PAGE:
The Commonwealth, apparently recognizing the error of the charge under Martin, has made various attempts to distinguish that case by arguing that it is limited (1) to prison situations, and (2) to situations involving threats of great bodily harm. However, the express language of Martin that the justification for defense of a third party does not stop at the prison gates indicates that Martin is not limited in the first respect. See United States v. Grimes, 413 F.2d 1376 (7th Cir. 1969). In terms of the underlying policy justifying the defense which is to discourage calculated indifference to the plight of another, see Commonwealth v. Martin, supra; Comments to § 3.05 of the Model Penal Code in Tentative Draft No. 8, 31 (1958); Note, 75 Colum. L. Rev. 914 (1975), the distinction as to the nature of the threatened injury is not tenable. Rather, it is the familiar principle that the reasonableness of the force used in defense must be commensurate with the harm threatened which governs. Commonwealth v. Bush, 112 Mass. 280 (1873).
The same underlying policies which indicate why the Commonwealth’s narrow reading of Martin is not supportable do indicate, however, that there is merit to its final argument that the defendant was not entitled to any instruction on the issue at all. Thus, the instructions given, plainly erroneous under our law, were harmless error.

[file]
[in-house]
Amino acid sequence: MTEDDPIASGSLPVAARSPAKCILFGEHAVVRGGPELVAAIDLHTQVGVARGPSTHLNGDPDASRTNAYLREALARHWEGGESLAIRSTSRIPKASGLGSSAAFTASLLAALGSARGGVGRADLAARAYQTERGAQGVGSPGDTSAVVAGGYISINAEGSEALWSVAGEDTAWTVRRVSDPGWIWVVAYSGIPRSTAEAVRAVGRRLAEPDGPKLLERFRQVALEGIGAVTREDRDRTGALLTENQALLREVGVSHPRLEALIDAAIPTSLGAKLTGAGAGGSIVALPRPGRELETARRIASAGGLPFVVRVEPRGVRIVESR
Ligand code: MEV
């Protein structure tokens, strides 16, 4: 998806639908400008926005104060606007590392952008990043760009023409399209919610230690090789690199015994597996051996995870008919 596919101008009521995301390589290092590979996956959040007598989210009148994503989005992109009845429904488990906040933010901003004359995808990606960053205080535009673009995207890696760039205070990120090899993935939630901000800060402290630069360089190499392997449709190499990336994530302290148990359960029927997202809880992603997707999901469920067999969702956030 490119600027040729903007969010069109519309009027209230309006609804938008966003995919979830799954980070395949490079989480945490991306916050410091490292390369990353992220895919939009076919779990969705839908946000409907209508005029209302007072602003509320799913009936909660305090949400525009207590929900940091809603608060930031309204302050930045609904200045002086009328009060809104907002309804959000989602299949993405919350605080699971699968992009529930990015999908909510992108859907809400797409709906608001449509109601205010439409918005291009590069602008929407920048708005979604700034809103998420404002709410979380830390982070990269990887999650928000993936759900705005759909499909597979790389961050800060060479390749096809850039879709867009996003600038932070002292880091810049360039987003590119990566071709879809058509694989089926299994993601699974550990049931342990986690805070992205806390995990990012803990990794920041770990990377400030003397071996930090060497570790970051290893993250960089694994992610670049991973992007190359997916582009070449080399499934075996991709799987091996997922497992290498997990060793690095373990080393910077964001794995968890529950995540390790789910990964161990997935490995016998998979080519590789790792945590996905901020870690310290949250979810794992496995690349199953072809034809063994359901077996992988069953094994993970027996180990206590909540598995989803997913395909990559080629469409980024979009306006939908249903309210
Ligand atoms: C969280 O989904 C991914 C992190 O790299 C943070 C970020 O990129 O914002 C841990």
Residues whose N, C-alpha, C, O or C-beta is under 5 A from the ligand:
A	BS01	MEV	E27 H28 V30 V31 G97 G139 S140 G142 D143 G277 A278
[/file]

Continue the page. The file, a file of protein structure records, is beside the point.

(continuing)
The Martin defense is, as noted, predicated on the social desirability of encouraging people to go to the aid of third parties who are in danger of harm as the result of the unlawful actions of others. At the same time, consistent with the purpose of minimizing the effects of unlawful violent acts, the defense of others does not authorize resort to punitive force. Its applicability is conditioned on the “immediacy of the need to resort to force.” Note, 75 Colum. L. Rev. 914, at 931 (1975). 4 As is the case in the area of self-defense, there must be a threat of harm to the person being protected before its invocation as a defense in a criminal case is justified. Commonwealth v. Kendrick, 351 Mass. 203 (1966).